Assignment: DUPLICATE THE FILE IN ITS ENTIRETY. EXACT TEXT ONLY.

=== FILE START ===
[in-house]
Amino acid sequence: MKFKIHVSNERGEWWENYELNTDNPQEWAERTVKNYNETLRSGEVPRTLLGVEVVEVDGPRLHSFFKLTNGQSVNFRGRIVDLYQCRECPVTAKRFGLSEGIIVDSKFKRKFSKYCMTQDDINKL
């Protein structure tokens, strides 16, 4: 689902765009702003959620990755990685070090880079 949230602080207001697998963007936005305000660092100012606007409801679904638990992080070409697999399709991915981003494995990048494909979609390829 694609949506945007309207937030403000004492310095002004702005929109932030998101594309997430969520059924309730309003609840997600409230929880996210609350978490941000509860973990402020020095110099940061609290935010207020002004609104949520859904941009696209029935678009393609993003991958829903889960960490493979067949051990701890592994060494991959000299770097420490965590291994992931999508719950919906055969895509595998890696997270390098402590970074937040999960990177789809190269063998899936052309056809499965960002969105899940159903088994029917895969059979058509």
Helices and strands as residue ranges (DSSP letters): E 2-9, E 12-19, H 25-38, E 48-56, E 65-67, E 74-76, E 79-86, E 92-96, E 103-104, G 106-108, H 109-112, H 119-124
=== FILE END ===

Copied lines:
[in-house]
Amino acid sequence: MKFKIHVSNERGEWWENYELNTDNPQEWAERTVKNYNETLRSGEVPRTLLGVEVVEVDGPRLHSFFKLTNGQSVNFRGRIVDLYQCRECPVTAKRFGLSEGIIVDSKFKRKFSKYCMTQDDINKL
């Protein structure tokens, strides 16, 4: 689902765009702003959620990755990685070090880079 949230602080207001697998963007936005305000660092100012606007409801679904638990992080070409697999399709991915981003494995990048494909979609390829 694609949506945007309207937030403000004492310095002004702005929109932030998101594309997430969520059924309730309003609840997600409230929880996210609350978490941000509860973990402020020095110099940061609290935010207020002004609104949520859904941009696209029935678009393609993003991958829903889960960490493979067949051990701890592994060494991959000299770097420490965590291994992931999508719950919906055969895509595998890696997270390098402590970074937040999960990177789809190269063998899936052309056809499965960002969105899940159903088994029917895969059979058509």
Helices and strands as residue ranges (DSSP letters): E 2-9, E 12-19, H 25-38, E 48-56, E 65-67, E 74-76, E 79-86, E 92-96, E 103-104, G 106-108, H 109-112, H 119-124